4.12.2012

Why such a big deal with the rocket launch in North Korea?

North Korea's much hyped rocket launch has failed today, April 13, 2012. For the past few days, or even weeks, there have been much-a-do-and-say about such "overrated" launch. Most countries, especially the first world, are having debates on such move by NoKor.

Reuters reports:
"North Korea said it wanted the Unha-3 rocket to put a weather satellite into orbit, although critics believed it was designed to enhance its capacity to design a ballistic missile to deliver a nuclear warhead capable of hitting the continental United States."
So, is that it? Is North Korea already that powerful to wage war against those first world countries?

The paranoia has reached countries within the flight-path of such North Korean rocket including the Philippines. And since we are not capable of shooting such debris from the sky, removing it from its trajectory and totally crashing the rocket parts as it enters  the Philippine area of  responsibility, we were just advised to refrain from going out on some specific time of the day when the rocket would supposedly pass by our country. What do you think?

I would often wonder how the people could've  reacted to the Japan's launch of Spy satellites in 2003? Or how about the 4000++ satellites launched since 1998?

Wisegeek also says:
 "There are approximately 3,000 satellites operating in Earth orbit, according to the US National Aeronautics and Space Administration (NASA), out of roughly 8,000 man-made objects in total. In its entire history, the SSN has tracked more than 24,500 space objects orbiting Earth. The majority of these have fallen into unstable orbits and incinerated during reentry. The SSN also keeps track which piece of space junk belongs to which country.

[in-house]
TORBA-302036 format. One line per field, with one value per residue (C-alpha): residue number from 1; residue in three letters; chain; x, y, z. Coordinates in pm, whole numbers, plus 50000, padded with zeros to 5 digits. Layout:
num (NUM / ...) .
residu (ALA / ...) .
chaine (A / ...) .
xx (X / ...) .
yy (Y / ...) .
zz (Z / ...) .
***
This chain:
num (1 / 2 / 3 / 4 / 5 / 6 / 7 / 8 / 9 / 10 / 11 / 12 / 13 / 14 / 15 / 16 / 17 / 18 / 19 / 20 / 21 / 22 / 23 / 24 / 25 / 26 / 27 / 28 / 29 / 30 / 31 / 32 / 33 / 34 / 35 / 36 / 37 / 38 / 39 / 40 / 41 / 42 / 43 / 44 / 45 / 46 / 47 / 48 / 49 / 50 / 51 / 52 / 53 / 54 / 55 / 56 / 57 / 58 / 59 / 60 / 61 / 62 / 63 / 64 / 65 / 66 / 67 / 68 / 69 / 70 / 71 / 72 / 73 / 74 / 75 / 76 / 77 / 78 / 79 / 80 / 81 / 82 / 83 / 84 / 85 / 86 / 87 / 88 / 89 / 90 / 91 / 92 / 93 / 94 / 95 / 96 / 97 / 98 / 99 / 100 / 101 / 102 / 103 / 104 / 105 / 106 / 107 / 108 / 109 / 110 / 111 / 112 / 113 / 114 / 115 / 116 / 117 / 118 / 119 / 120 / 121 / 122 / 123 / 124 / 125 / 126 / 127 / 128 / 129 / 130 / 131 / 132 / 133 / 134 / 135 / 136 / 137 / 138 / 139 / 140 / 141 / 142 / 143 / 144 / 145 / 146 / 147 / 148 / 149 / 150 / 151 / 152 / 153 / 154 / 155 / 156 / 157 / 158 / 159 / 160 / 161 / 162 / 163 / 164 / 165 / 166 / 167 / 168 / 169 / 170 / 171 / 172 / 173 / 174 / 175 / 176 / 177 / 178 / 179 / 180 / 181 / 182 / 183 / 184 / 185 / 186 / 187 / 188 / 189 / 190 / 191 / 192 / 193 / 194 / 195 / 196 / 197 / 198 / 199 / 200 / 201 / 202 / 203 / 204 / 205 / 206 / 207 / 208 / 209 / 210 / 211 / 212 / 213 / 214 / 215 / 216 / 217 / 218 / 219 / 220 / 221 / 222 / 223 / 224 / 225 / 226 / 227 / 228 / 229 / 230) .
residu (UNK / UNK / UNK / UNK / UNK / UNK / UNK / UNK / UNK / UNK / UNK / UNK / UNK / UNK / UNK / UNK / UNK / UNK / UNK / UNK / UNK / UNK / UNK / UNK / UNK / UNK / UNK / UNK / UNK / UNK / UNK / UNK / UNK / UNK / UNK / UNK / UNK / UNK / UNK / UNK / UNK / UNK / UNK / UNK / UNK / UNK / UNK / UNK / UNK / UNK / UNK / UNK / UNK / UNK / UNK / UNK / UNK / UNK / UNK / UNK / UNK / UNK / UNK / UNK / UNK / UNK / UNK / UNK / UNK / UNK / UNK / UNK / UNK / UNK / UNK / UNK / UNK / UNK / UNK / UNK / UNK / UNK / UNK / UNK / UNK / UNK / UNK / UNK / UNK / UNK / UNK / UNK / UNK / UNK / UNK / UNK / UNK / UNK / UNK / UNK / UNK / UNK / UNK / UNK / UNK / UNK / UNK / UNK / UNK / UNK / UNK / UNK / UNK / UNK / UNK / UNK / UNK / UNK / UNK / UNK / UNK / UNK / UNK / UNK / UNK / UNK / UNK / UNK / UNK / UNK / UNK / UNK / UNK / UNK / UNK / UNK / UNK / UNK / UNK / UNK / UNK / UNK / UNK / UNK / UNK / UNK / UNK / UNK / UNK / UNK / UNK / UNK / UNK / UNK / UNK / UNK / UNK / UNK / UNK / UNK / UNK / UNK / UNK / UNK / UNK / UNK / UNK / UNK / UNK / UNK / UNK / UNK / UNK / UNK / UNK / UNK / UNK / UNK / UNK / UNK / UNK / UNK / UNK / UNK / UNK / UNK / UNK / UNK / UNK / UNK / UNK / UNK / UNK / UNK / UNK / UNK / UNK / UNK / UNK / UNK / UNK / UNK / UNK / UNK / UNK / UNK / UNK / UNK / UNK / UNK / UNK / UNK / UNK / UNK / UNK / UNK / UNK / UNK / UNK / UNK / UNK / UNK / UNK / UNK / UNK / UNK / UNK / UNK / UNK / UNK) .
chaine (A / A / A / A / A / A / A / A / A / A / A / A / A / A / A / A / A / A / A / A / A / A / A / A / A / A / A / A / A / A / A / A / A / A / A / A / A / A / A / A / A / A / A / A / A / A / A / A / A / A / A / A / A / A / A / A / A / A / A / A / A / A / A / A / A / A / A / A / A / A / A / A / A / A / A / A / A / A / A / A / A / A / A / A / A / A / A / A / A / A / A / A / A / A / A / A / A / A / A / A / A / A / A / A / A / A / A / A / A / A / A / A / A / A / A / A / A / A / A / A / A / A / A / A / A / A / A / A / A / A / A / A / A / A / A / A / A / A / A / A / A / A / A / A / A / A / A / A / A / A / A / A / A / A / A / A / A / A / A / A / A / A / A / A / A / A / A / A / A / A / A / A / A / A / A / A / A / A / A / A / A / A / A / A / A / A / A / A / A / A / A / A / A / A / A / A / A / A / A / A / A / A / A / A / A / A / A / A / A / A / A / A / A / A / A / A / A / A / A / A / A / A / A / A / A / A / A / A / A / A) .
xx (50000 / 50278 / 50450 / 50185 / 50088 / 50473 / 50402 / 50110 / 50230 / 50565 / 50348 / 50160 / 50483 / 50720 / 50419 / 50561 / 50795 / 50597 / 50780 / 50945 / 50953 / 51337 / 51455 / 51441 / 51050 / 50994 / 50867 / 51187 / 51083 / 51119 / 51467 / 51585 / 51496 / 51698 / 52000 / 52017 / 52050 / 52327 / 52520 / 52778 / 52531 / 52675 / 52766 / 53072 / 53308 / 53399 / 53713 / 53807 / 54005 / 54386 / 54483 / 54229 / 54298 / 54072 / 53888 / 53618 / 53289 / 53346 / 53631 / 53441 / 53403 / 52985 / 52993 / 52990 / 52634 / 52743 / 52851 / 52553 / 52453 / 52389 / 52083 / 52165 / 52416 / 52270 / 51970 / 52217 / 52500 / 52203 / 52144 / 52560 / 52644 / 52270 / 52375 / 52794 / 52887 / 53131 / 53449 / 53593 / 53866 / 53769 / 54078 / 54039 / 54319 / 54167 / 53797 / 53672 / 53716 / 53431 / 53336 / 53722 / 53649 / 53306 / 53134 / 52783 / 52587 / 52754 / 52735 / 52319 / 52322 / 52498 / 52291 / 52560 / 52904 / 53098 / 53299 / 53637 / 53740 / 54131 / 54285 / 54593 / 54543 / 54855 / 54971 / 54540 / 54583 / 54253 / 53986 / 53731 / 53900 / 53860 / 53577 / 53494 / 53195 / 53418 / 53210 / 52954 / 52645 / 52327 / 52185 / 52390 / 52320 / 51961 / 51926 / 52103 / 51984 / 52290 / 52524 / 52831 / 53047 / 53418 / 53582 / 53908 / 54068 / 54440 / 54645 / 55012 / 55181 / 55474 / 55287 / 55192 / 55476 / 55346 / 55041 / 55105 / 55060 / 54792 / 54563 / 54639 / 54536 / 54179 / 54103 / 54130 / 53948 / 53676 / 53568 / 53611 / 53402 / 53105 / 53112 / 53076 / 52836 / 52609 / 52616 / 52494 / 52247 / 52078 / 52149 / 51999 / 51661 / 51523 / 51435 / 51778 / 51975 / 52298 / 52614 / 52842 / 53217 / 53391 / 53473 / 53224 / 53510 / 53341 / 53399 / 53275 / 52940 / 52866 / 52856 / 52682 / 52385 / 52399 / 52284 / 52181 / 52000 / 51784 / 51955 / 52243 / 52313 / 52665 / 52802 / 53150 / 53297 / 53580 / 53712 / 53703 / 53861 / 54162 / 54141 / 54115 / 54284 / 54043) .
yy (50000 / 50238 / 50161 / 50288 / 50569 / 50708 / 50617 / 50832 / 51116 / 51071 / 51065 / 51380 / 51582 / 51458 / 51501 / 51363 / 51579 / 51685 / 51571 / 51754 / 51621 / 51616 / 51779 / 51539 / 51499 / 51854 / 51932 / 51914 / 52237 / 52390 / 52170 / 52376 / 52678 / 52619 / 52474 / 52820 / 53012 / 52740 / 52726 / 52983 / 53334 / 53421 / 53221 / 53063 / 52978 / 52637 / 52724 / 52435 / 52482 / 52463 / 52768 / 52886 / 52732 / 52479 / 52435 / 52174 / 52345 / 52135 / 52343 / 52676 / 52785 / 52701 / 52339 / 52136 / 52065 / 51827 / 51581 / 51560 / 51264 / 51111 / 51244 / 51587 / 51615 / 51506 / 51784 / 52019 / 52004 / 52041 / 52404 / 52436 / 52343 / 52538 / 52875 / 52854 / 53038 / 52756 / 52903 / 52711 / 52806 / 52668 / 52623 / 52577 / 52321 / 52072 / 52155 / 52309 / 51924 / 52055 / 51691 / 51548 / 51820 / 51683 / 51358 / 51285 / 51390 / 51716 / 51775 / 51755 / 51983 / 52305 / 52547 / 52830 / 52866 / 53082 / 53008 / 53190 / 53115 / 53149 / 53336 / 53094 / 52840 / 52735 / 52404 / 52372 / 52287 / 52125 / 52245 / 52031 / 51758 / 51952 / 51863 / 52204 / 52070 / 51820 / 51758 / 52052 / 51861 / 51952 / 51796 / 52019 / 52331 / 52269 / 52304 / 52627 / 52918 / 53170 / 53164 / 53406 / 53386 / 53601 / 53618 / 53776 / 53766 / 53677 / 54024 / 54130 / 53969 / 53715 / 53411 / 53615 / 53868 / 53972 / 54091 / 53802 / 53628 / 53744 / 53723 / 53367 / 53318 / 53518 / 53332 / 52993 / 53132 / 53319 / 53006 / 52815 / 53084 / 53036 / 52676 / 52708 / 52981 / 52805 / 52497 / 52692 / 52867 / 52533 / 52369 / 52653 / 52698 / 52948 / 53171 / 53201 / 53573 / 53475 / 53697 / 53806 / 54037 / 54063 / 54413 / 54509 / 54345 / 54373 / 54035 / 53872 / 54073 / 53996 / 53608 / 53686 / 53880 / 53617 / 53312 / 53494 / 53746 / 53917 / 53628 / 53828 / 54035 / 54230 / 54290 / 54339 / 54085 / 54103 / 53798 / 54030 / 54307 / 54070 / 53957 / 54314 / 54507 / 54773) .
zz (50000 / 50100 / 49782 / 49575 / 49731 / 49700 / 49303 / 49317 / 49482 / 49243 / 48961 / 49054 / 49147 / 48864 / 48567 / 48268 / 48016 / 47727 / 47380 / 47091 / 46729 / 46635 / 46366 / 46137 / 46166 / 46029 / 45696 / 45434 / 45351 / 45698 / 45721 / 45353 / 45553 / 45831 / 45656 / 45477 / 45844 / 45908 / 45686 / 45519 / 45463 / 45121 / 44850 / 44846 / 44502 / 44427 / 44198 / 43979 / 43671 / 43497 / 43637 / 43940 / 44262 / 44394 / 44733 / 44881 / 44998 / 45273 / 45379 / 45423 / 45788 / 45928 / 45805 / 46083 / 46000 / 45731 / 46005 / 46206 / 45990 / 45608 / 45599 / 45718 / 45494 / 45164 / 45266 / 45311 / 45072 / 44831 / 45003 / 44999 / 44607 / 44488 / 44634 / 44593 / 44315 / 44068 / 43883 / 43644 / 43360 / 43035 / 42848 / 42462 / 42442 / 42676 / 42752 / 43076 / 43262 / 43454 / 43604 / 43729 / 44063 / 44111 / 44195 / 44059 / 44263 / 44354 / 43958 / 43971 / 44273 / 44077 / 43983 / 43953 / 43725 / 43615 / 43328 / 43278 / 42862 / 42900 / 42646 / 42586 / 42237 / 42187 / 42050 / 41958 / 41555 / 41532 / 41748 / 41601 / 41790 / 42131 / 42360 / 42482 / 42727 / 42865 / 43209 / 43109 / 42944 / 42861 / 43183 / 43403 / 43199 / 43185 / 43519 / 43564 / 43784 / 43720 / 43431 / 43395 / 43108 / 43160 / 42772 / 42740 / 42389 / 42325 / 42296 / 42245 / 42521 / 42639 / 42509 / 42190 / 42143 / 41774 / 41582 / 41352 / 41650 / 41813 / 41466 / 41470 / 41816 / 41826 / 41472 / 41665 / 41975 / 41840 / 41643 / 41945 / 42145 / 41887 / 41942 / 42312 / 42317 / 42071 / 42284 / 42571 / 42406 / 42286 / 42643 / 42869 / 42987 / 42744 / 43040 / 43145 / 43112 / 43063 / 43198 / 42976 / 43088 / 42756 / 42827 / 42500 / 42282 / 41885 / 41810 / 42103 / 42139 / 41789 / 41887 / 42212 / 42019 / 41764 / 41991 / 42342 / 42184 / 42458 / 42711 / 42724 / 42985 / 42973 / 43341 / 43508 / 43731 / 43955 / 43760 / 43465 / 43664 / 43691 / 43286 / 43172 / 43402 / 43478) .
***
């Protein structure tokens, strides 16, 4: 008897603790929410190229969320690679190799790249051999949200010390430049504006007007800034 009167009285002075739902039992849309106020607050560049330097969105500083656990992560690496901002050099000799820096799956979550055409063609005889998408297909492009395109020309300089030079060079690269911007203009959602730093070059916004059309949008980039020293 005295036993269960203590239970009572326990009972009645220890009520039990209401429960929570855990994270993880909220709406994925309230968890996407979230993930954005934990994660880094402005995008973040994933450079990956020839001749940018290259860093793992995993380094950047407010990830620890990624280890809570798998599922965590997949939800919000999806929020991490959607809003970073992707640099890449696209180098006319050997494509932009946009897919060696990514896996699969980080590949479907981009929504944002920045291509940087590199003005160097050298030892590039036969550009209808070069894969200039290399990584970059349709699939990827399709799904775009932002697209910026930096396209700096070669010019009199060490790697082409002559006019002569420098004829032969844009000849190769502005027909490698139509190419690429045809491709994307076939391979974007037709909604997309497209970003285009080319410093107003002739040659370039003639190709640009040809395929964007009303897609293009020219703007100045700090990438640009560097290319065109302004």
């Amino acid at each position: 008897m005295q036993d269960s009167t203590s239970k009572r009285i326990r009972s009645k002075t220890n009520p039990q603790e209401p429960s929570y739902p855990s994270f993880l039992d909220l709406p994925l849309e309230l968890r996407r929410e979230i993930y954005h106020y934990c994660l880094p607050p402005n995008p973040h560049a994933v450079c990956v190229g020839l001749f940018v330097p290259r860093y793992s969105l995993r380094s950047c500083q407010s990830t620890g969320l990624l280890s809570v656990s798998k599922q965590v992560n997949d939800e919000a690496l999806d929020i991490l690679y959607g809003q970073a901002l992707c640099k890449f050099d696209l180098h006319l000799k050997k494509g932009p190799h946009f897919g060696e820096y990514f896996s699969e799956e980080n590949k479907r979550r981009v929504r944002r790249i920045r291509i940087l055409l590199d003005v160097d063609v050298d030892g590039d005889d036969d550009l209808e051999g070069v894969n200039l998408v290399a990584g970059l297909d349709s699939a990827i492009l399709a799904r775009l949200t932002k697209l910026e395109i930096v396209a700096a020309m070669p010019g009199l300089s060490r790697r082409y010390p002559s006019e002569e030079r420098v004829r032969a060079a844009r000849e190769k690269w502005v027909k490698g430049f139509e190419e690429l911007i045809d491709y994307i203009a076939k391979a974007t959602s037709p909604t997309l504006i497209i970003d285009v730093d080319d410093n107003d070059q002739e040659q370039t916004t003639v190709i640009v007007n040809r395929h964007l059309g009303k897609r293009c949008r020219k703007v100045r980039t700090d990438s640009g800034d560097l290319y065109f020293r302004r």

As of 2008, the former Soviet Union and Russia had nearly 1,400 satellites in orbit, the USA about 1,000, Japan more than 100, China about 80, France over 40, India more than 30, Germany almost 30, the UK and Canada 25, and at least ten each from Italy, Australia, Indonesia, Brazil, Sweden, Luxembourg, Argentina, Saudi Arabia, and South Korea. "
Spacenews even reported some 10 year forecast that:
"According to the annual forecast of global launch activity the consulting firm released Aug. 25, an estimated 1,145 satellites — worth $196 billion worldwide — will be built between 2011 and 2020. About 70 percent of the satellites can be attributed to government demand, Euroconsult said."
Those satellites, just like that of South Korea, were of course rocket launched. But why make an argument on a single-failed attempt to stop a satellite launch just now?  Just so it may have been disguised as a ballistic missile test? But what about those countries who have just launched their own rockets some few years back?Why make much a fuss about a weather satellite from a relatively newcomer in the space-technology-era?

Since retrieving a broken satellite from space is more expensive than launching it, the satellite-space junk is continuously increasing through time thus creating a SPACE POLLUTION so to speak. Just as there are already a number of operational and non-operational satellites and space debris on the earth's orbit, these seemingly-fictional space junk image must've been really turning into a reality.


 Just as our sky's NO LONGER the limit anymore and there are already thousands and tons of space junks already in orbit on our precious mother earth, why trouble ourselves much with the worry of a fail attempt to launch a "weather" satellite JUST NOW? Maybe the delayed reactions are already too late, or maybe too, it may just be in time.

No comments:

Post a Comment